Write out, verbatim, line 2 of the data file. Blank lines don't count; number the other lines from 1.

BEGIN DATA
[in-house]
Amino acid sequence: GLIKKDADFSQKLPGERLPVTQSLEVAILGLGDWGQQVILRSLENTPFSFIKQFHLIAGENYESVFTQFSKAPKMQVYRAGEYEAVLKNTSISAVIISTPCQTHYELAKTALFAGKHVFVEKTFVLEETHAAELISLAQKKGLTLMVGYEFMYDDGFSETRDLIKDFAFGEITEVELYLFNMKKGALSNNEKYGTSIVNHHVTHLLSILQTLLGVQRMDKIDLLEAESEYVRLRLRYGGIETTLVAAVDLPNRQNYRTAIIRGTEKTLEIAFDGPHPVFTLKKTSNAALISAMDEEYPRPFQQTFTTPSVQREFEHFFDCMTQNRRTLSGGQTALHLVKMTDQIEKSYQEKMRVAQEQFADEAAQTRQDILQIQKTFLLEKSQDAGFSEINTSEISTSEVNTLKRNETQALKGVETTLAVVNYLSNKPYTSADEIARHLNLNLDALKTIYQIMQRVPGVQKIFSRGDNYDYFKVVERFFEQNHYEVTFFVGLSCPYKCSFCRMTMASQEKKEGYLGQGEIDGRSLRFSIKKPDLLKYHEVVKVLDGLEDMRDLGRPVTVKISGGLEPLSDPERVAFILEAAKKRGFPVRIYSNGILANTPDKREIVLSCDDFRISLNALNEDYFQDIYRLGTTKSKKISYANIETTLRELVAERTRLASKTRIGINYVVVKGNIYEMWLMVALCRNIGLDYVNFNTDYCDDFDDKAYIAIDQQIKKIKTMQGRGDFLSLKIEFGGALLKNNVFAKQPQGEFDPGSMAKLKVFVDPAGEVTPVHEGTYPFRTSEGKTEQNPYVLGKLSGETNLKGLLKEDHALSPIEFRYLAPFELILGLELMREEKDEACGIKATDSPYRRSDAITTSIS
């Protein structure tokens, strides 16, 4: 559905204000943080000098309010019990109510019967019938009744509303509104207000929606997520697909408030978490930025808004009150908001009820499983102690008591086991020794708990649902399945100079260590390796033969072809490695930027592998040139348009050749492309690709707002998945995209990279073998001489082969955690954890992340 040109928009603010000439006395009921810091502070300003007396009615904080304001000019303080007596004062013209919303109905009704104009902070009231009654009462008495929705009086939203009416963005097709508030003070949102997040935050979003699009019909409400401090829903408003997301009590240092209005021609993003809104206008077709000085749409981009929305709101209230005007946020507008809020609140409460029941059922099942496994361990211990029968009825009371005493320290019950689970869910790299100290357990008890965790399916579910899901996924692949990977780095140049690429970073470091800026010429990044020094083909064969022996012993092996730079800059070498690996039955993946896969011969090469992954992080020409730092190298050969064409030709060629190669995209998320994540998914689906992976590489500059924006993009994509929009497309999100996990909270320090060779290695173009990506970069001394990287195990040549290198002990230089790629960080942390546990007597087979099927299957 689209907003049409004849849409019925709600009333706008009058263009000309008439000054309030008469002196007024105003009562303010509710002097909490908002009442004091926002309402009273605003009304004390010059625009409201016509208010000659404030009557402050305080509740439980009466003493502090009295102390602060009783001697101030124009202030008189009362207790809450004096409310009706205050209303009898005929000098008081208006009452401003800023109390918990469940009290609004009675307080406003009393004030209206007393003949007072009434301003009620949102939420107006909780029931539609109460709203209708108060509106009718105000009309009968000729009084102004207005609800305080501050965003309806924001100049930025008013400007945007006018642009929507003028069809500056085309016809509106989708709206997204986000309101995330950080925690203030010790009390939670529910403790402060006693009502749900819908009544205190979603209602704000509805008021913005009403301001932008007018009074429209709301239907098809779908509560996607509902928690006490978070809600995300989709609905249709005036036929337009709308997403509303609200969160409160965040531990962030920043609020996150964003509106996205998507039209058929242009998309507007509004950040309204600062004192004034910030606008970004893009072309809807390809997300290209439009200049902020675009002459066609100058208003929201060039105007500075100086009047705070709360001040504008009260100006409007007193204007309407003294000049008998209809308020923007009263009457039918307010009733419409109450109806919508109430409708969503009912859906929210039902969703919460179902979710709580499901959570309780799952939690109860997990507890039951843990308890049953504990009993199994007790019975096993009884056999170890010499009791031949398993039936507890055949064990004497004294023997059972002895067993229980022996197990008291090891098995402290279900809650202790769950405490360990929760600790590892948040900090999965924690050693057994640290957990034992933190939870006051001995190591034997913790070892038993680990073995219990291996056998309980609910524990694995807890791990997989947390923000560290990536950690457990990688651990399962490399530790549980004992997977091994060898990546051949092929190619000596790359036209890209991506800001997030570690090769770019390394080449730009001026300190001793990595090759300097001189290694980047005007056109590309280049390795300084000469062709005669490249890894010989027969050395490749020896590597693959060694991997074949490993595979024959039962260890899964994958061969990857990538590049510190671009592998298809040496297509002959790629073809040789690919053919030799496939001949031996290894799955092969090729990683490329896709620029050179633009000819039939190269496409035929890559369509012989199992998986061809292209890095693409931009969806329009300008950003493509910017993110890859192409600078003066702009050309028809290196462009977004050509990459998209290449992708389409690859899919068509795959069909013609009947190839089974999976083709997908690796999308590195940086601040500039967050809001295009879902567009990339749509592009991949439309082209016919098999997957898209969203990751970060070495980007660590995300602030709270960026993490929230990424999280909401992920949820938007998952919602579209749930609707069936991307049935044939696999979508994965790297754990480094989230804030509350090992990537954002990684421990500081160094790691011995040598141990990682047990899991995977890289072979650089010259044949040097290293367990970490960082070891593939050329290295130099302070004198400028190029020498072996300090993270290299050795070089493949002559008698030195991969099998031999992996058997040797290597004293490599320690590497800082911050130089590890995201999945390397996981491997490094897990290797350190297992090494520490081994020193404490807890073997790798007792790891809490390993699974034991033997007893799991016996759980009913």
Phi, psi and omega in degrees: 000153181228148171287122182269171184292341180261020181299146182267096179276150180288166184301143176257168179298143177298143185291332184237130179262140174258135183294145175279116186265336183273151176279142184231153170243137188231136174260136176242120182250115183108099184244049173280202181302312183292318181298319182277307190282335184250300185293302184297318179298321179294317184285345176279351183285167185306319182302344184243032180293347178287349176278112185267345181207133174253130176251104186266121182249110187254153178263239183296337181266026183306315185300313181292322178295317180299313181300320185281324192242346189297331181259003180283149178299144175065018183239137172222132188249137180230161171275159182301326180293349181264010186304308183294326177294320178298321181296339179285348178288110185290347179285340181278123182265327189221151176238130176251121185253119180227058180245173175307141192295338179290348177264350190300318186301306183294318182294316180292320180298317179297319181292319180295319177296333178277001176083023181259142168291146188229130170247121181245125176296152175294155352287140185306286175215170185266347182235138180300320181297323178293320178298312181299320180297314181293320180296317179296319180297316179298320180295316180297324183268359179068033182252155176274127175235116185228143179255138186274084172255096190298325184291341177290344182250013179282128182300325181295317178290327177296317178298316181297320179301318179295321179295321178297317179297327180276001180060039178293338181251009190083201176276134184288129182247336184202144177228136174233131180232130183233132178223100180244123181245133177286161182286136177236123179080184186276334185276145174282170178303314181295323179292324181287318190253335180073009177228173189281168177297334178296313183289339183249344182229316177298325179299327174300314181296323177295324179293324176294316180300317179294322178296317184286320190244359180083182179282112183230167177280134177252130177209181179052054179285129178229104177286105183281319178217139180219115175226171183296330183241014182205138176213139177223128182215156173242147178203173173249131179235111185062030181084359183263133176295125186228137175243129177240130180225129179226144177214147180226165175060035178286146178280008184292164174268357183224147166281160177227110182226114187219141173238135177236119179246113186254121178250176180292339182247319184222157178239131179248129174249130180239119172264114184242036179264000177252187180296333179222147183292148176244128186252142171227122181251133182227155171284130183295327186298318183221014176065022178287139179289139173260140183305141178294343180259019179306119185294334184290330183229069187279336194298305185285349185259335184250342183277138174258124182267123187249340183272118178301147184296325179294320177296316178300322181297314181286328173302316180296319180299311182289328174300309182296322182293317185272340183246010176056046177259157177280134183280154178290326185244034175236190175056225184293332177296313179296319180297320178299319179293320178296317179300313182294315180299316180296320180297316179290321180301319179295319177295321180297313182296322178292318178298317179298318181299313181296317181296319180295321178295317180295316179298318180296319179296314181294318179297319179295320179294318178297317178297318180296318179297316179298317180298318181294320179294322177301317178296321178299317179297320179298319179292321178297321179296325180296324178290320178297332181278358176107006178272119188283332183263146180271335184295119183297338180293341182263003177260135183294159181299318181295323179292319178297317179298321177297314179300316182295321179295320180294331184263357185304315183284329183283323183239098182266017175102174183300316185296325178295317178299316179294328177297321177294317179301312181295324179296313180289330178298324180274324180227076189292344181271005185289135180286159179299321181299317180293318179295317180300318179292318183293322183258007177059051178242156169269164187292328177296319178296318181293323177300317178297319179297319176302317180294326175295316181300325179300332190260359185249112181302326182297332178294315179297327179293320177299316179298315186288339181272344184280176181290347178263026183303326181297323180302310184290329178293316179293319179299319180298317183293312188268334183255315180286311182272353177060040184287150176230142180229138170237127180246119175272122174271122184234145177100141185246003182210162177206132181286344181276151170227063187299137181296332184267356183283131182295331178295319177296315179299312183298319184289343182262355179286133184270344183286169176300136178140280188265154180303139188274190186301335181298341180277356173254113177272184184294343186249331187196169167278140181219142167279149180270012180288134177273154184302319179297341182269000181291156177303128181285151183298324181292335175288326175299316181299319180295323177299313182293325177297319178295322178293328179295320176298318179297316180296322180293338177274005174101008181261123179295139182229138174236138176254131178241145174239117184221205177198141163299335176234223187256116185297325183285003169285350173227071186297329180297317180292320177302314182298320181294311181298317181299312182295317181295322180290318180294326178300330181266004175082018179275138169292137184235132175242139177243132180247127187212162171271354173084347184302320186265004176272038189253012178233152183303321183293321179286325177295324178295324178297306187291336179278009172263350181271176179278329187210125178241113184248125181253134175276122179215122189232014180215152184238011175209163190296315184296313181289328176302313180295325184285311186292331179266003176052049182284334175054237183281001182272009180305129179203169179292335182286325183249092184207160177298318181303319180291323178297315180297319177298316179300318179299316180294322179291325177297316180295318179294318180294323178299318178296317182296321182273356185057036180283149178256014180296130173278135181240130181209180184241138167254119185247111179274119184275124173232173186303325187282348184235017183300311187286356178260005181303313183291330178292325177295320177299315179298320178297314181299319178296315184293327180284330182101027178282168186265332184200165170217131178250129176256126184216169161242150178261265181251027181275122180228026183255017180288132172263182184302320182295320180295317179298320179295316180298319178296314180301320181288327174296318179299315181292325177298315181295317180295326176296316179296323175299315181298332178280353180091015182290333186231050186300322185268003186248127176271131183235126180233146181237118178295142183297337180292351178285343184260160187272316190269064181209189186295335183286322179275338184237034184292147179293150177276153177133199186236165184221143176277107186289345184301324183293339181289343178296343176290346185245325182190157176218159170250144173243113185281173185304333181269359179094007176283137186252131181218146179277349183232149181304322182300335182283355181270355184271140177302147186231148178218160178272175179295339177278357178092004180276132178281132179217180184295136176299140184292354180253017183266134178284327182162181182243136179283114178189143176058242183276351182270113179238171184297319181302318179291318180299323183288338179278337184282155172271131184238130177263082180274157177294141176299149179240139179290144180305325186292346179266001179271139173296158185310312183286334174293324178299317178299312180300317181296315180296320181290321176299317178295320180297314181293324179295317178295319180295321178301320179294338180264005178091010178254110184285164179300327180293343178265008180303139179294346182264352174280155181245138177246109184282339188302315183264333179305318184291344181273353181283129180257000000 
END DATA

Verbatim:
Amino acid sequence: GLIKKDADFSQKLPGERLPVTQSLEVAILGLGDWGQQVILRSLENTPFSFIKQFHLIAGENYESVFTQFSKAPKMQVYRAGEYEAVLKNTSISAVIISTPCQTHYELAKTALFAGKHVFVEKTFVLEETHAAELISLAQKKGLTLMVGYEFMYDDGFSETRDLIKDFAFGEITEVELYLFNMKKGALSNNEKYGTSIVNHHVTHLLSILQTLLGVQRMDKIDLLEAESEYVRLRLRYGGIETTLVAAVDLPNRQNYRTAIIRGTEKTLEIAFDGPHPVFTLKKTSNAALISAMDEEYPRPFQQTFTTPSVQREFEHFFDCMTQNRRTLSGGQTALHLVKMTDQIEKSYQEKMRVAQEQFADEAAQTRQDILQIQKTFLLEKSQDAGFSEINTSEISTSEVNTLKRNETQALKGVETTLAVVNYLSNKPYTSADEIARHLNLNLDALKTIYQIMQRVPGVQKIFSRGDNYDYFKVVERFFEQNHYEVTFFVGLSCPYKCSFCRMTMASQEKKEGYLGQGEIDGRSLRFSIKKPDLLKYHEVVKVLDGLEDMRDLGRPVTVKISGGLEPLSDPERVAFILEAAKKRGFPVRIYSNGILANTPDKREIVLSCDDFRISLNALNEDYFQDIYRLGTTKSKKISYANIETTLRELVAERTRLASKTRIGINYVVVKGNIYEMWLMVALCRNIGLDYVNFNTDYCDDFDDKAYIAIDQQIKKIKTMQGRGDFLSLKIEFGGALLKNNVFAKQPQGEFDPGSMAKLKVFVDPAGEVTPVHEGTYPFRTSEGKTEQNPYVLGKLSGETNLKGLLKEDHALSPIEFRYLAPFELILGLELMREEKDEACGIKATDSPYRRSDAITTSIS